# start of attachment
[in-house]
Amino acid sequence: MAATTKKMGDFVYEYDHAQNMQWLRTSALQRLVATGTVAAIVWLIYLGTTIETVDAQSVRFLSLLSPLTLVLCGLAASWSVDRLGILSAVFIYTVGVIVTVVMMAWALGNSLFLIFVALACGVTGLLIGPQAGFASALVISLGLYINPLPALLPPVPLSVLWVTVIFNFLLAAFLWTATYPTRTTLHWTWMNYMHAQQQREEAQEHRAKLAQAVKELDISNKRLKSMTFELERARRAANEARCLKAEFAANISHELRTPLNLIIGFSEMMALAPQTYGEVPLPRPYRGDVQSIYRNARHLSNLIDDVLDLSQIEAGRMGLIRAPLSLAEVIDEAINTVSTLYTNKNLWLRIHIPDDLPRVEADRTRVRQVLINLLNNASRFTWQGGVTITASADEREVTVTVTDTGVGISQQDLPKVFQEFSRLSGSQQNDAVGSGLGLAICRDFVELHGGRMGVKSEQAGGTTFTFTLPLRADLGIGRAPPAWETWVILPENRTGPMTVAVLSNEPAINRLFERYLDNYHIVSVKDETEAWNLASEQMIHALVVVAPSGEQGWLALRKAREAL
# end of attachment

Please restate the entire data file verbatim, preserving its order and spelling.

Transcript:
[in-house]
Amino acid sequence: MAATTKKMGDFVYEYDHAQNMQWLRTSALQRLVATGTVAAIVWLIYLGTTIETVDAQSVRFLSLLSPLTLVLCGLAASWSVDRLGILSAVFIYTVGVIVTVVMMAWALGNSLFLIFVALACGVTGLLIGPQAGFASALVISLGLYINPLPALLPPVPLSVLWVTVIFNFLLAAFLWTATYPTRTTLHWTWMNYMHAQQQREEAQEHRAKLAQAVKELDISNKRLKSMTFELERARRAANEARCLKAEFAANISHELRTPLNLIIGFSEMMALAPQTYGEVPLPRPYRGDVQSIYRNARHLSNLIDDVLDLSQIEAGRMGLIRAPLSLAEVIDEAINTVSTLYTNKNLWLRIHIPDDLPRVEADRTRVRQVLINLLNNASRFTWQGGVTITASADEREVTVTVTDTGVGISQQDLPKVFQEFSRLSGSQQNDAVGSGLGLAICRDFVELHGGRMGVKSEQAGGTTFTFTLPLRADLGIGRAPPAWETWVILPENRTGPMTVAVLSNEPAINRLFERYLDNYHIVSVKDETEAWNLASEQMIHALVVVAPSGEQGWLALRKAREAL